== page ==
This week I'm reposting the best cookbook review of the past year. Ice cream books come in the summer. Whether it is summer or winter, you will find lines out the door at the Ample Hills stores in Brooklyn. If you want the latest and greatest in designer ice cream, this is the book to try.
“Phone or GPS?” I was paused at a stoplight in Brooklyn and a police officer had wandered up to me. He had a serious look on his face. I had a puzzled look on mine, and my cell phone in my hand.
I rolled down the window. “GPS,” I said. And I showed him. I was not talking on my cell. Just looking.
“Out of your hand and into that holder on the dash,” he said. His hand moved away from his gun. Jeez.
Suzen and I were in Brooklyn and, GPS aside, we were a little lost. We were searching for the Ample Hills store in Prospect Heights, just off Flatbush and really, to my mind, in Park Slope but in Brooklyn who the hell knows.
The pulsating dot on the GPS said we were close. We crossed Flatbush and then the trouble began.
“Accident?” I asked Suzen.
She peered out, looking at the long line of people on the sidewalk. A long line.
“No, it’s just people. Standing, waiting.”
“For what?” I asked. I was exasperated and I wanted my ice cream. The review in The New York Post said this was the best place in this part of Brooklyn to find ice cream. And, to boot, the Ample Hills team had just published this wonderful cookbook.
I inched forward in the traffic another block. We saw the sign on the corner. The good news is that we had arrived at Ample Hills. The bad news is that the line was coming out their door. Parking, in Brooklyn, would have taken an hour. So would that line. I drove back to Manhattan. De-feated. De-iced.
Fortunately, we’ve since found other Ample Hills outlets in Brooklyn. There are two as part of Brooklyn Bridge Park. And the new Ample Hills factory is on Union Street with seating and umbrellas on the roof. Easier to find. No line on Union Street.
Founded in just 2010, Ample Hills is a smashing success. Outlets aplenty. Brick and mortar. Now the cookbook. Couple Brian Smith and Jackie Cuscuna took the big gamble in 2010 and have gloriously triumphed. Each summer sees a rash of ice cream books. This is the one to start with.
The book begins with a piece of advice that I would not have expected — until that is I actually had a few rounds of their ice cream. And now I believe: the best ice cream is made with an old fashioned salt-and-water cranked ice cream maker. The advice in this book is direct: you should get one.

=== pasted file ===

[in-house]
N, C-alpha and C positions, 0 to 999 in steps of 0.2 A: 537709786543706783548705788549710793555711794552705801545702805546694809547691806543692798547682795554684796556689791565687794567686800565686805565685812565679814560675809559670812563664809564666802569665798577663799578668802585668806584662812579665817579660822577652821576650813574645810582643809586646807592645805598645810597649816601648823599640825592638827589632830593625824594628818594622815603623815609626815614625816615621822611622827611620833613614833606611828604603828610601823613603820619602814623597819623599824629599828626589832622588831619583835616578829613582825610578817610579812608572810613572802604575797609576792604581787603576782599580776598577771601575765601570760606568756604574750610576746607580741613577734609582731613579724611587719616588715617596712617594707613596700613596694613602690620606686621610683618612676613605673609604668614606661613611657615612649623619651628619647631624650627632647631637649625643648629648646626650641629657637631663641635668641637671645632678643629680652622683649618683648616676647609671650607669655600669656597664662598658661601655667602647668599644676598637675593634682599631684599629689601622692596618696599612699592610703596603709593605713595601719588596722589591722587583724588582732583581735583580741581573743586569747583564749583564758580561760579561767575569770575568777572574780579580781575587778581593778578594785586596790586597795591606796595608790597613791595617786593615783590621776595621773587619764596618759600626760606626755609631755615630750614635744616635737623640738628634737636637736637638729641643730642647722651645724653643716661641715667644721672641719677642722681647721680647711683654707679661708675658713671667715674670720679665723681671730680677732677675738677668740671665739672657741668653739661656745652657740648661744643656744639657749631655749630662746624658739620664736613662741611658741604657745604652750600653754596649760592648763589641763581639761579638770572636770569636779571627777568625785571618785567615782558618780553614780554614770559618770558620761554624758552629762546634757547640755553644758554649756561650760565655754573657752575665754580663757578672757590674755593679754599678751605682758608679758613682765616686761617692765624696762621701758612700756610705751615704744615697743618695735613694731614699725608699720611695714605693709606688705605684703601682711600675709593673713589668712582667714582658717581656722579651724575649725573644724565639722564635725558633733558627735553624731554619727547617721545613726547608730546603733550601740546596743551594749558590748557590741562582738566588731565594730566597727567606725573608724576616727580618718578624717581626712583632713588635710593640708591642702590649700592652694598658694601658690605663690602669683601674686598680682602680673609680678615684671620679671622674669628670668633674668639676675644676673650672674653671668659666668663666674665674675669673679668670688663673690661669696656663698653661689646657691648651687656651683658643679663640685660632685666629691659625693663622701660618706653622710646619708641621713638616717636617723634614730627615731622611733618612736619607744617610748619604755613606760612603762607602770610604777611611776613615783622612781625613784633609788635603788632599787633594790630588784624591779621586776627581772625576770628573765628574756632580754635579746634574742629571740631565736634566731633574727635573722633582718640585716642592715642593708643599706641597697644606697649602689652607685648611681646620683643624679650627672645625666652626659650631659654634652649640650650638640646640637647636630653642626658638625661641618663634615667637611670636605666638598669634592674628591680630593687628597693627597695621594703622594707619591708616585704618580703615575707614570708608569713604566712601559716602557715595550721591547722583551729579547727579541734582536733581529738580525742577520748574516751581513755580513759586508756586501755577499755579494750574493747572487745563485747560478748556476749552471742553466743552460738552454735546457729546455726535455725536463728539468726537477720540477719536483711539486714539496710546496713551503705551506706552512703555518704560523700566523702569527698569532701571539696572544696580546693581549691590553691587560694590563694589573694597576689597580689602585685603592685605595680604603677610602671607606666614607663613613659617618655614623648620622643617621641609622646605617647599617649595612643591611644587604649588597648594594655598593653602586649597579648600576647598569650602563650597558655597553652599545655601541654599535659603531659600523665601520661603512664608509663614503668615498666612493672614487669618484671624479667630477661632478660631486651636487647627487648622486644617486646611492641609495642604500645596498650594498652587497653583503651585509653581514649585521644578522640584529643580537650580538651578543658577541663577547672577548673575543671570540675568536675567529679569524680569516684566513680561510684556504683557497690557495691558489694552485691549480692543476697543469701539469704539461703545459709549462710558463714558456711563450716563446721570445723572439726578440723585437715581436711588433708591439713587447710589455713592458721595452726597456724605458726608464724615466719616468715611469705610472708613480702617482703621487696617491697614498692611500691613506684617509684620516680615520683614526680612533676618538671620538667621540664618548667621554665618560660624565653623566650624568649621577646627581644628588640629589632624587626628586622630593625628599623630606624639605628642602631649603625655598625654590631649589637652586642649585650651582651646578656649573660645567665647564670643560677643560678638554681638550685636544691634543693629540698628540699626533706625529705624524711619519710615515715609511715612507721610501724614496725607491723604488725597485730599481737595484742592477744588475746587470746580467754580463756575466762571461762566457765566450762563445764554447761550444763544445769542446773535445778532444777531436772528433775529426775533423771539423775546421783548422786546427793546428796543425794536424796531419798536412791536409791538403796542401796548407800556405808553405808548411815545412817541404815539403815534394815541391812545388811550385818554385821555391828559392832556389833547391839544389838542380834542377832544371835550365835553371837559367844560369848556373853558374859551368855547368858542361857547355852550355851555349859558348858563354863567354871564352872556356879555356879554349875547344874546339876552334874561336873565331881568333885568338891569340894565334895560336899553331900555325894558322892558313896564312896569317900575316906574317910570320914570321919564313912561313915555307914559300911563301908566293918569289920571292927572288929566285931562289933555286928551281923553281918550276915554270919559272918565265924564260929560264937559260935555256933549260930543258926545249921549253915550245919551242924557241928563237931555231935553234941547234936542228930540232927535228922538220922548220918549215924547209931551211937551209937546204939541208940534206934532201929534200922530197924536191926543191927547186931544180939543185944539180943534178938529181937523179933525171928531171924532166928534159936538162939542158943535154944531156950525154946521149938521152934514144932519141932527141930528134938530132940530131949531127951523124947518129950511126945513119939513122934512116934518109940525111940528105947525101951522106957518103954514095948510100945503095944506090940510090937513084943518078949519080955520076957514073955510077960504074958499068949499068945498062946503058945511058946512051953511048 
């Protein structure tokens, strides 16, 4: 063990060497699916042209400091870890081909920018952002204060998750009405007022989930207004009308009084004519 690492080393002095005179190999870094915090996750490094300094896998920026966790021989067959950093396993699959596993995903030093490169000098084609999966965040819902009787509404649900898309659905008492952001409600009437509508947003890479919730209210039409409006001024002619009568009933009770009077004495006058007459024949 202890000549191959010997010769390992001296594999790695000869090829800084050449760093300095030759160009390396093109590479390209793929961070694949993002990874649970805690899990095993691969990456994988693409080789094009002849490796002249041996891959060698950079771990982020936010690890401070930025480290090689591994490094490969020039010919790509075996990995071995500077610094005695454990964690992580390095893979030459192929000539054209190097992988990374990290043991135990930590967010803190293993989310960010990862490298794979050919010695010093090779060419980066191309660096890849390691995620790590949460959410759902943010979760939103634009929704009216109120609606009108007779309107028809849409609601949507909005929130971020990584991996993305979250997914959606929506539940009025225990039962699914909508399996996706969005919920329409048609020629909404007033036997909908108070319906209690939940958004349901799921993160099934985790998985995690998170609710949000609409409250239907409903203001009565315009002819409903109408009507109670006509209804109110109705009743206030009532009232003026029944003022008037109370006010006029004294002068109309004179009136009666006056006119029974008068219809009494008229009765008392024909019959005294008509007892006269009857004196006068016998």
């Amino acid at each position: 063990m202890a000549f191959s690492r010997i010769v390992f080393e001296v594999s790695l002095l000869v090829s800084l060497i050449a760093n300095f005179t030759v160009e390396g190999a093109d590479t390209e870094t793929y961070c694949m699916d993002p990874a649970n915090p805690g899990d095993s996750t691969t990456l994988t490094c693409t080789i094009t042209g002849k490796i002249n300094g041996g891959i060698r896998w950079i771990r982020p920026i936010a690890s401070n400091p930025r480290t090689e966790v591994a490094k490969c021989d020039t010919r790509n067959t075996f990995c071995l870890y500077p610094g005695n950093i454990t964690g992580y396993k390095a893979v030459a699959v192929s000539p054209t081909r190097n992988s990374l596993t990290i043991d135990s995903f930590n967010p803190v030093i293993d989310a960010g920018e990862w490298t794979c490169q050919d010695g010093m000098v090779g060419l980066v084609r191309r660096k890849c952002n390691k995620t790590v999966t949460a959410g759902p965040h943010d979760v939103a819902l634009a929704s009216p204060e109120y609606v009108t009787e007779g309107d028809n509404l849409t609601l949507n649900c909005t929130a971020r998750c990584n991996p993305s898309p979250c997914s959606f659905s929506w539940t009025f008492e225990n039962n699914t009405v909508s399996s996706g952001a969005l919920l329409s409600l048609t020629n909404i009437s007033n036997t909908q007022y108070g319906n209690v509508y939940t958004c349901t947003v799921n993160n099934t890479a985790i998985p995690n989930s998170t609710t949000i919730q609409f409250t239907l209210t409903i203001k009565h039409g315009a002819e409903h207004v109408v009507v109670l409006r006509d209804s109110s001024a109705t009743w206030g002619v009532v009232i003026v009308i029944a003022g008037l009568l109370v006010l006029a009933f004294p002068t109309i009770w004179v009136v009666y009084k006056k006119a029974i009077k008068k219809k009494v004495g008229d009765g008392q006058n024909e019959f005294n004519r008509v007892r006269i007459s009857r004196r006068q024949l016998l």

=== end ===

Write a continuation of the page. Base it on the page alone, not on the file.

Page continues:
Why? That container for your electric machine that you put in the freezer? It’s filled with gel and it gets cold. But the old-fashioned ice and salt combination gets colder and freezes your ice cream faster. It is, in a word, better.
There are other tidbits of great ice cream advice here, too. Why you should steep your liquid to infuse it with powerful flavor, but only after heating the milk. The importance of ice baths to quickly cool your custard — these guys are all about temperature and making quick transitions. How to make swirls that are swirly and not muddily mangled streaks that have lost their accent.
When I do a review, I often list the best or the most exotic recipes by chapter. If I did that here, I’d simply list every darn recipe. So, let’s just deal with a few ideas:
If you want candied ice cream, then there is Peppermint Pattie. Do you want something just past basic? How about Honey or Coconut Fudge?
Are there children to be pacified? Perhaps to turn the crank on that ice cream maker? Then there is Peanut Butter and Jelly, Cotton Candy, Cap’n Crunch, and Nutella.
Speaking of nuts, you can make Butter Pecan Brittle and Maple Walnut Brittle. If you like the maple idea, then there is Maple and Bacon Bark.
Adult ice creams include Stout and Pretzels, a Bourbon and Pumpkin for Thanksgiving, Bourbon with Pecan Praline and Coffee with Vodka.
This is a serious book, created by a team that is professional down to the last drop of bourbon. They love their ice cream and they are dedicated to giving you experiences that are not plain vanilla. Not that there is anything wrong with vanilla, but isn’t it better with cookie dough? If you live in New York City, find an Ample Hills store. If you live anywhere, break out your ice cream machine and try Ample Hills Creamery.